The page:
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Tuesday, August 31, 2004

fatal poisoning of Dallas socialite and Harvard graduate Nancy Lyon

The fatal poisoning in 1991 of Dallas socialite Nancy Lyon has all the ingredients for a solid true-crimer: big money; a philandering husband; incest; ambiguous evidence; courtroom drama.

Nancy, daughter of a powerful Texas family, was a successful landscape architect, but her marriage to landscape-developer Richard was troubled--not least by revelations of her teenage incest with her brother (incest, Gray hints, that continued into adulthood).

When Nancy and Richard separated, the woman seemed to fall apart, suffering numerous illnesses, losing weight, and even dyeing her hair as blond as that of Richard's girlfriend.

Moreover, Nancy allegedly spoke of attempts by Richard to poison her, like the time at the movies when she got sick from a soft drink he'd brought her.

Later, she became violently ill and was hospitalized until, six days later, she died--and Richard was arrested on murder charges and brought to trial.

There, his defense attorney suggested that, if Nancy had indeed been poisoned, the poisoning was simply the desperate act of a woman trying to get attention.

In order to reconstruct the case, Gray resorts to speculation and outright (if admitted) invention. He suggests that Nancy's powerful family, suspicious of Richard, may have pressured police for advice on handling a potentially incriminating wine bottle and other ``evidence.''

He makes up conversations and contends that the activities of Nancy's physician ``were choreographed as if he spent the entire day thinking of ways to make his future testimony admissible'': This was the same M.D. who, although testifying that Nancy had told him ``everything,'' failed to prescribe poison treatment or to expedite her blood-screening.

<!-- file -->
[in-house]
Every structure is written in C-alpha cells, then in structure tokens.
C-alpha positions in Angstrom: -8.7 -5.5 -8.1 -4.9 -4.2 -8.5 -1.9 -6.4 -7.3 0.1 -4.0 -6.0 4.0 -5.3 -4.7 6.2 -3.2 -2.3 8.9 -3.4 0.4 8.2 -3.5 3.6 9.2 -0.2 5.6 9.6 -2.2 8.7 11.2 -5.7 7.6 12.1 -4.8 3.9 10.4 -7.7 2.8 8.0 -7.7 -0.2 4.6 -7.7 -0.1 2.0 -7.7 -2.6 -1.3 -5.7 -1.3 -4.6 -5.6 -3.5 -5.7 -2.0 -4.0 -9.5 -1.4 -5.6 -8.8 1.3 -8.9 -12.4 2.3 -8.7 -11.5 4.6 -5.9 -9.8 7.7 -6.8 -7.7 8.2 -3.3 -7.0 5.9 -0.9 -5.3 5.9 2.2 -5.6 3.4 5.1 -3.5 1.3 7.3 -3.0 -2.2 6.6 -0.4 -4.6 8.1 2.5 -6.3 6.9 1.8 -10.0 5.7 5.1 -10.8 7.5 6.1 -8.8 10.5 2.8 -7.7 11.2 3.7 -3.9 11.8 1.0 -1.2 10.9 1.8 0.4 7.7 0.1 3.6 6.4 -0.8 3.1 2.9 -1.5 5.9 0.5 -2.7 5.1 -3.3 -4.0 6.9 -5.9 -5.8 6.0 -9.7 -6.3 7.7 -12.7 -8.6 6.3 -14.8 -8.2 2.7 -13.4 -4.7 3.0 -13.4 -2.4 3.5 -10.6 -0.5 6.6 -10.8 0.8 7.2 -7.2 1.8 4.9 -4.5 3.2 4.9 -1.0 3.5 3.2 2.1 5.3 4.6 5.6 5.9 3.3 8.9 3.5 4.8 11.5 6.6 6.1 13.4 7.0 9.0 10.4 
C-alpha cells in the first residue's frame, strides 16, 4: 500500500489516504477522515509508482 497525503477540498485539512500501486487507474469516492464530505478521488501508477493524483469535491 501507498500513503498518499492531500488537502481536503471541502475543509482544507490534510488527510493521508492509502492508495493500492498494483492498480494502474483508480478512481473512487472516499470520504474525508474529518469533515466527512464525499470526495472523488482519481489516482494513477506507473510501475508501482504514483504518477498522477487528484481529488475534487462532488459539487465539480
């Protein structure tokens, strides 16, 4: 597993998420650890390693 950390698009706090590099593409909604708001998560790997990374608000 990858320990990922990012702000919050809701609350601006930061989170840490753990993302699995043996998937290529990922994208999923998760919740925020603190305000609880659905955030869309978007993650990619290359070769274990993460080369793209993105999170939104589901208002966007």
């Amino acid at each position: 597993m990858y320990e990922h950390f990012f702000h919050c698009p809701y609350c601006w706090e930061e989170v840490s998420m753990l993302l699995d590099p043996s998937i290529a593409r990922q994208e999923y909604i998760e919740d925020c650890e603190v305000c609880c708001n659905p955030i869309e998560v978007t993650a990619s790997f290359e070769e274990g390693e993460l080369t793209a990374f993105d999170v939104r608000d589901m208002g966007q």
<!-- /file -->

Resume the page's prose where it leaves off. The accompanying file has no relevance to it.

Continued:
Richard was found guilty and is serving life behind bars--but the evidence in the case, confounding and contradictory, is hardly clarified by Gray's often melodramatic treatment.

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Novelist Gray ( Killings ) makes his debut in true-crime writing with this story of the murder in 1991 of Nancy Dillard Lyon, daughter of a Dallas real estate tycoon and the wife of Richard Lyon, whom she met when both were graduate students at Harvard.

As Nancy lay dying from a fatal dose of arsenic, her family, particularly her father and her brother Bill, a onetime playboy and ex-addict, became convinced that Richard had poisoned her.

The case garnered headlines not only because of the family's prominence, but also because of revelations of teenage incest between Nancy and Bill and about Richard's adultery.

As the author tells it, the evidence against the husband was entirely circumstantial and he suggests that the guilty verdict and the life sentence were unjust.

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A fascinating, involving, layer by layer unfolding of the story of the death of Nancy Dillard Lyon, a Dallas socialite who was a partner in Trammell Crow, one of the largest real estate companies in the country.

Coming from the prominent Dillard family of Dallas, she lived in an exclusive area where supposedly nothing goes wrong, known as "The Bubble" (Park Cities).

Murder or suicide? The documentary examines the elements of Nancy's textbook lifestyle that was overturned by an evil element at work. On one occasion when they went to a movie, Nancy's husband, Richard, got her what was supposed to be a coke. She drank it and it tasted awful. She looked down and there was a powdered substance floating on the top. She thought it was aspirin, but then later, she was up all night, vomiting.

There was a book written about Nancy's death, "Poisoned Dreams", by A.W. Gray.

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